US20090036780A1 - Wired and Wireless Remotely Controlled Ultrasonic Transducer and Imaging Apparatus - Google Patents

Wired and Wireless Remotely Controlled Ultrasonic Transducer and Imaging Apparatus Download PDF

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US20090036780A1
US20090036780A1 US12/182,247 US18224708A US2009036780A1 US 20090036780 A1 US20090036780 A1 US 20090036780A1 US 18224708 A US18224708 A US 18224708A US 2009036780 A1 US2009036780 A1 US 2009036780A1
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transducer
recited
transducer assembly
array
motor
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Granted
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US12/182,247
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US8038622B2 (en
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Theodore P. Abraham
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INNOSCION LLC
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INNOSCION LLC
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Priority to US12/182,247 priority patent/US8038622B2/en
Assigned to INNOSCION, LLC reassignment INNOSCION, LLC ASSIGNMENT OF ASSIGNORS INTEREST (SEE DOCUMENT FOR DETAILS). Assignors: ABRAHAM, THEODORE P.
Priority claimed from US12/285,779 external-priority patent/US8147414B2/en
Publication of US20090036780A1 publication Critical patent/US20090036780A1/en
Priority claimed from US12/700,066 external-priority patent/US8235903B2/en
Publication of US8038622B2 publication Critical patent/US8038622B2/en
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    • AHUMAN NECESSITIES
    • A61MEDICAL OR VETERINARY SCIENCE; HYGIENE
    • A61BDIAGNOSIS; SURGERY; IDENTIFICATION
    • A61B8/00Diagnosis using ultrasonic, sonic or infrasonic waves
    • A61B8/08Detecting organic movements or changes, e.g. tumours, cysts, swellings
    • AHUMAN NECESSITIES
    • A61MEDICAL OR VETERINARY SCIENCE; HYGIENE
    • A61BDIAGNOSIS; SURGERY; IDENTIFICATION
    • A61B8/00Diagnosis using ultrasonic, sonic or infrasonic waves
    • A61B8/42Details of probe positioning or probe attachment to the patient
    • A61B8/4209Details of probe positioning or probe attachment to the patient by using holders, e.g. positioning frames
    • A61B8/4227Details of probe positioning or probe attachment to the patient by using holders, e.g. positioning frames characterised by straps, belts, cuffs or braces
    • AHUMAN NECESSITIES
    • A61MEDICAL OR VETERINARY SCIENCE; HYGIENE
    • A61BDIAGNOSIS; SURGERY; IDENTIFICATION
    • A61B8/00Diagnosis using ultrasonic, sonic or infrasonic waves
    • A61B8/42Details of probe positioning or probe attachment to the patient
    • A61B8/4209Details of probe positioning or probe attachment to the patient by using holders, e.g. positioning frames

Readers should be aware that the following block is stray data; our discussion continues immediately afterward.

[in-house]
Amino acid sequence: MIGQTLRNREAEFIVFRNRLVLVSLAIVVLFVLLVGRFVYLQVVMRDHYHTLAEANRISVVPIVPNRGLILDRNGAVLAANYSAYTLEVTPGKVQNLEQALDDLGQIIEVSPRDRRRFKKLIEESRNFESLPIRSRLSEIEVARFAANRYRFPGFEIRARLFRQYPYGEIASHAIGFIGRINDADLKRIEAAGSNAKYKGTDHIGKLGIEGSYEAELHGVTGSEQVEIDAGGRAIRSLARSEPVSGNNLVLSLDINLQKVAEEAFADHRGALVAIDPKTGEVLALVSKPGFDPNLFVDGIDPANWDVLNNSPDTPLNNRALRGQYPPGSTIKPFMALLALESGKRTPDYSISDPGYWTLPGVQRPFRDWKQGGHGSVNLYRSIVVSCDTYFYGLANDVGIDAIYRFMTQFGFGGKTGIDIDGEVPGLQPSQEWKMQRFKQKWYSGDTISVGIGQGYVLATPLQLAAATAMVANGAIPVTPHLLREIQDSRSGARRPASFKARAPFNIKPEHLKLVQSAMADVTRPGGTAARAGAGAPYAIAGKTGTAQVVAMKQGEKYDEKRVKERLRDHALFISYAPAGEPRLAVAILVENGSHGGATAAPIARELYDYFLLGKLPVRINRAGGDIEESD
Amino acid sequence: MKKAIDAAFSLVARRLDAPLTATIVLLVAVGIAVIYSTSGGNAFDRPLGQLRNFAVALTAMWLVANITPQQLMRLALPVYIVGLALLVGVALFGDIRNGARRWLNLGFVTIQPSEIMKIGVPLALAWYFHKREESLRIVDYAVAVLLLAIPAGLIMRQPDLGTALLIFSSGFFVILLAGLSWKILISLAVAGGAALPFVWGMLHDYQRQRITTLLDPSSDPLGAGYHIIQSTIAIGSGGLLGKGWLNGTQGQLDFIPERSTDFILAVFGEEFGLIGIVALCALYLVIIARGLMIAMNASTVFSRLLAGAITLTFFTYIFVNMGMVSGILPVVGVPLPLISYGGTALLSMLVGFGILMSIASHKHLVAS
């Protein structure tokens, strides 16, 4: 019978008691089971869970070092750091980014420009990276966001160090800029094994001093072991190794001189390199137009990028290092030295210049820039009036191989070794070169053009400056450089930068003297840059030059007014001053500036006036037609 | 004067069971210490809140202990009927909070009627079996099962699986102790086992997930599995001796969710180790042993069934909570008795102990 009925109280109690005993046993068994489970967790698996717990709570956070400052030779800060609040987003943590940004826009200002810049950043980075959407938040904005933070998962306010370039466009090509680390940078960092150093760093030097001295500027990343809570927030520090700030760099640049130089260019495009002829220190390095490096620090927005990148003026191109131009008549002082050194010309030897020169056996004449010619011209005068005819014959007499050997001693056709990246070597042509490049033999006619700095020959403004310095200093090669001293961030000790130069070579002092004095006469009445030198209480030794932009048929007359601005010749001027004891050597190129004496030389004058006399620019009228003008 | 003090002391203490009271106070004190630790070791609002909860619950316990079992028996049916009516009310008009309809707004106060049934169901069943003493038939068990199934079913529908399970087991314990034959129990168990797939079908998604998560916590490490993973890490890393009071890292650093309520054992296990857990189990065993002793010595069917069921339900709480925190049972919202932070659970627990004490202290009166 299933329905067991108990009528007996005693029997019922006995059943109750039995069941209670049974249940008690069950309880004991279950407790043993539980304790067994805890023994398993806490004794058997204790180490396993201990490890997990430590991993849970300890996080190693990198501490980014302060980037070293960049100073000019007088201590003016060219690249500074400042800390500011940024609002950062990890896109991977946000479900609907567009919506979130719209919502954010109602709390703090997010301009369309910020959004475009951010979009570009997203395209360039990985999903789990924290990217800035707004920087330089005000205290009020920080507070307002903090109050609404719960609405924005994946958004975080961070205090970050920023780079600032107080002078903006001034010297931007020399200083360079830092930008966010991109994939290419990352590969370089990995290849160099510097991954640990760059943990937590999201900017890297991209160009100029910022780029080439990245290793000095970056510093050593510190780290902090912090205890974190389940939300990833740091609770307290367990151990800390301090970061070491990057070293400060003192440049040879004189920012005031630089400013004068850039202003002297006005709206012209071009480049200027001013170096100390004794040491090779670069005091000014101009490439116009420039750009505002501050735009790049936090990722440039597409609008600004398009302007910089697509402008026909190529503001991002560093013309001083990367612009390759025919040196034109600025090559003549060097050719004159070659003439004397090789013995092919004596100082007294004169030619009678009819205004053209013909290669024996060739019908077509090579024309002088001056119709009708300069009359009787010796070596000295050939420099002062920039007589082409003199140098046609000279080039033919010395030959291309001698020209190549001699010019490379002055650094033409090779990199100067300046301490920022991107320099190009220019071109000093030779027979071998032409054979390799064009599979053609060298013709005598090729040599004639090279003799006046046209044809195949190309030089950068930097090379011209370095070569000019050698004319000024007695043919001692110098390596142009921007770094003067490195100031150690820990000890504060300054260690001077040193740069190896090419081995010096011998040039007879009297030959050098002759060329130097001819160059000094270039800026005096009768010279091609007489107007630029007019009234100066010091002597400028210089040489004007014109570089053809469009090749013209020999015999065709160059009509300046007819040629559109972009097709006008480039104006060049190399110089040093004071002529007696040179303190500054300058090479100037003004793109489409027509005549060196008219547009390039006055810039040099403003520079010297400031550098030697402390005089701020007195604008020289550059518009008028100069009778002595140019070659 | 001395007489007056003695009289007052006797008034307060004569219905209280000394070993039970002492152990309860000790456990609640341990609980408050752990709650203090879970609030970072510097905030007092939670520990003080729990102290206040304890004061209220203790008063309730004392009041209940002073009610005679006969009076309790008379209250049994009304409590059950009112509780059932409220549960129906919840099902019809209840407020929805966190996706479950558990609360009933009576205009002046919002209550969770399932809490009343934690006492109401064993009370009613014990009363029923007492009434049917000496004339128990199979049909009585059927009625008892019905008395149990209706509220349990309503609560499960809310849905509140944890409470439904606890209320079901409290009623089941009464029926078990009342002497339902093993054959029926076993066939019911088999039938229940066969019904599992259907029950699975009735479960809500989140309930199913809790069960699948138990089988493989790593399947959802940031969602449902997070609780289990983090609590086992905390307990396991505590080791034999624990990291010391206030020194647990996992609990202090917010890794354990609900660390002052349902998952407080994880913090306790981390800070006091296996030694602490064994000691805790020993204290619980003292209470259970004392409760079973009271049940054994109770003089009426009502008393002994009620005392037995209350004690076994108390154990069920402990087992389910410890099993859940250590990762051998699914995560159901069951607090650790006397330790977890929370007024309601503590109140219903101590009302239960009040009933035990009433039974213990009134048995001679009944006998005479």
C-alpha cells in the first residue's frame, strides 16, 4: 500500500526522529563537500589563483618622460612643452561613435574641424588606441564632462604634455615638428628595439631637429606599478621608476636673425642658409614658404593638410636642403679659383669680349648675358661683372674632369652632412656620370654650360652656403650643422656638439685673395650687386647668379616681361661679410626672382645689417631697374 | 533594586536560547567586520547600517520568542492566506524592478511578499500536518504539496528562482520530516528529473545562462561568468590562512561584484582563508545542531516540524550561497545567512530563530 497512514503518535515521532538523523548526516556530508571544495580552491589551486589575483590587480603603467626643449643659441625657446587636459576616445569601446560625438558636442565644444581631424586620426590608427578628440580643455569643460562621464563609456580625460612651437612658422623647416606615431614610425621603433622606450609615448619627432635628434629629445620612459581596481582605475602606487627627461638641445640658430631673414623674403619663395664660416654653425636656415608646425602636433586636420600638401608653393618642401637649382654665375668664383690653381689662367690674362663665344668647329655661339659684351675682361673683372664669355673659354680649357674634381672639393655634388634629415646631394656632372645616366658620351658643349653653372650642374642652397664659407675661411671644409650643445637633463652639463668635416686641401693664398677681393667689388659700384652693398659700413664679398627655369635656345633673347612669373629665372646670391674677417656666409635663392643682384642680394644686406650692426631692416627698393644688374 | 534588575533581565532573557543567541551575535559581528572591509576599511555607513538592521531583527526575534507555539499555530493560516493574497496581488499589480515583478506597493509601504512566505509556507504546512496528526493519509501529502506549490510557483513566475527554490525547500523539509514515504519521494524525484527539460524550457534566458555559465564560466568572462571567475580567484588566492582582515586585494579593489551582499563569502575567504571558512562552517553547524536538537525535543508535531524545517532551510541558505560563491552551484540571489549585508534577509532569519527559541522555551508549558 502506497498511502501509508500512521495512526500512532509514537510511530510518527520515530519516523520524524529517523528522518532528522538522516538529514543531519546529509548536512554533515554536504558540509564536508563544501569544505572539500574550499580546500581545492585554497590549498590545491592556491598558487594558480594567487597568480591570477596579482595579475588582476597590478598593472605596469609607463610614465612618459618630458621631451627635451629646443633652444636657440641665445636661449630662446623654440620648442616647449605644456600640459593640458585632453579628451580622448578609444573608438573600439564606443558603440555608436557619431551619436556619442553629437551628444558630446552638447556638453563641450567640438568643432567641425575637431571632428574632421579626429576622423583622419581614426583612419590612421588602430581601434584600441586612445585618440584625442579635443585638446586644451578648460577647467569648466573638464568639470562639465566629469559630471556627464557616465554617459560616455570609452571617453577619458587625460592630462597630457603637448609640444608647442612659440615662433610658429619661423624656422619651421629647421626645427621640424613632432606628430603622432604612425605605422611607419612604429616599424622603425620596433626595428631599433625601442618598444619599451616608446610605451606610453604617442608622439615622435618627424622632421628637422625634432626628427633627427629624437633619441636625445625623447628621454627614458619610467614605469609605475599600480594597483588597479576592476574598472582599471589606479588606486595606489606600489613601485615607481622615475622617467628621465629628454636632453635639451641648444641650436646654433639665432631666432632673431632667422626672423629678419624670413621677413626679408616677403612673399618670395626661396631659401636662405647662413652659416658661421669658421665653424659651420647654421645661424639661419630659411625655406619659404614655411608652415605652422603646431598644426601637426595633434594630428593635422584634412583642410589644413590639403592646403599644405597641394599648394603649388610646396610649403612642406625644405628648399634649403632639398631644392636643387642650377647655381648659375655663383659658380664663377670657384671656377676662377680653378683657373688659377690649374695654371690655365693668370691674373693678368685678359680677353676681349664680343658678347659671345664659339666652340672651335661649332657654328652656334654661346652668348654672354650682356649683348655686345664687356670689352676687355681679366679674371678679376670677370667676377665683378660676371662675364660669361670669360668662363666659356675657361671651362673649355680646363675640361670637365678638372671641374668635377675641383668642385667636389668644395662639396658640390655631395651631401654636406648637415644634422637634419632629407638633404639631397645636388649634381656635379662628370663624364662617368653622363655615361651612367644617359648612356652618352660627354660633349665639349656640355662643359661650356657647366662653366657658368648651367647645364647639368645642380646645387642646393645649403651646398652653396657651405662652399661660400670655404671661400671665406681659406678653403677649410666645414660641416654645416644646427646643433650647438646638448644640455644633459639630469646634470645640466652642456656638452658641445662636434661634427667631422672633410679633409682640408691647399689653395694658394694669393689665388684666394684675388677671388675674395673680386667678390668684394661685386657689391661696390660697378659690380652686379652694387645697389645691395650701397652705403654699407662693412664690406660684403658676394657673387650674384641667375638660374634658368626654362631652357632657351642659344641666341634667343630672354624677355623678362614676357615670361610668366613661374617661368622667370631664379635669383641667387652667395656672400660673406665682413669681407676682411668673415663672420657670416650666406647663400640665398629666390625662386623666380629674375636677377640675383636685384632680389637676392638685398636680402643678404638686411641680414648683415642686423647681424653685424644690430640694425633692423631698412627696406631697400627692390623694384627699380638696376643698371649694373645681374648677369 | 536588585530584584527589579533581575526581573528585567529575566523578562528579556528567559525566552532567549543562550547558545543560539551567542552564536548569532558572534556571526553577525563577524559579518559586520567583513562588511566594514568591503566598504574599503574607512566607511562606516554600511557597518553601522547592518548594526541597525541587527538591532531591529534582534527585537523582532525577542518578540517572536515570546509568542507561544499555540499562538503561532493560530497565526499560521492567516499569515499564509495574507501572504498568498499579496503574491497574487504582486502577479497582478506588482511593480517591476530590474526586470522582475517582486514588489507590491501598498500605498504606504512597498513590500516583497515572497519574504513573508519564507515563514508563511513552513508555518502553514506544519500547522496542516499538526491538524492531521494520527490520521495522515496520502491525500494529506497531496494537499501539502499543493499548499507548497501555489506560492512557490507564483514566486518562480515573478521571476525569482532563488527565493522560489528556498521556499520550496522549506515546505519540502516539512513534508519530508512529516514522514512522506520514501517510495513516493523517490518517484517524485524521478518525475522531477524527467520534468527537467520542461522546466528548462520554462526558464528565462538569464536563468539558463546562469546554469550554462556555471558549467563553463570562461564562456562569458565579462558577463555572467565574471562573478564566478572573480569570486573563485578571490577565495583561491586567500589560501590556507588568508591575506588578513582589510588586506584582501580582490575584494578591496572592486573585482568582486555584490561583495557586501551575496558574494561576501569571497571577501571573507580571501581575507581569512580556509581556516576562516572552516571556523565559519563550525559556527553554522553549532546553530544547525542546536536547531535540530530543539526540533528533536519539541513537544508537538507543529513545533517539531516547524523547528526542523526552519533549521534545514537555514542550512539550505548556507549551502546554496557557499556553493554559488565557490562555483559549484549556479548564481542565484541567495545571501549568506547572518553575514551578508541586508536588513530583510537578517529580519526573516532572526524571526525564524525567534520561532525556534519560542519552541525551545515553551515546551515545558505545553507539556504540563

• A61B8/4236Details of probe positioning or probe attachment to the patient by using holders, e.g. positioning frames characterised by adhesive patches
    • AHUMAN NECESSITIES
    • A61MEDICAL OR VETERINARY SCIENCE; HYGIENE
    • A61BDIAGNOSIS; SURGERY; IDENTIFICATION
    • A61B8/00Diagnosis using ultrasonic, sonic or infrasonic waves
    • A61B8/44Constructional features of the ultrasonic, sonic or infrasonic diagnostic device
    • A61B8/4438Means for identifying the diagnostic device, e.g. barcodes
    • AHUMAN NECESSITIES
    • A61MEDICAL OR VETERINARY SCIENCE; HYGIENE
    • A61BDIAGNOSIS; SURGERY; IDENTIFICATION
    • A61B8/00Diagnosis using ultrasonic, sonic or infrasonic waves
    • A61B8/44Constructional features of the ultrasonic, sonic or infrasonic diagnostic device
    • A61B8/4444Constructional features of the ultrasonic, sonic or infrasonic diagnostic device related to the probe
    • A61B8/4461Features of the scanning mechanism, e.g. for moving the transducer within the housing of the probe
    • AHUMAN NECESSITIES
    • A61MEDICAL OR VETERINARY SCIENCE; HYGIENE
    • A61BDIAGNOSIS; SURGERY; IDENTIFICATION
    • A61B8/00Diagnosis using ultrasonic, sonic or infrasonic waves
    • A61B8/44Constructional features of the ultrasonic, sonic or infrasonic diagnostic device
    • A61B8/4444Constructional features of the ultrasonic, sonic or infrasonic diagnostic device related to the probe
    • A61B8/4472Wireless probes
    • AHUMAN NECESSITIES
    • A61MEDICAL OR VETERINARY SCIENCE; HYGIENE
    • A61BDIAGNOSIS; SURGERY; IDENTIFICATION
    • A61B8/00Diagnosis using ultrasonic, sonic or infrasonic waves
    • A61B8/56Details of data transmission or power supply
    • AHUMAN NECESSITIES
    • A61MEDICAL OR VETERINARY SCIENCE; HYGIENE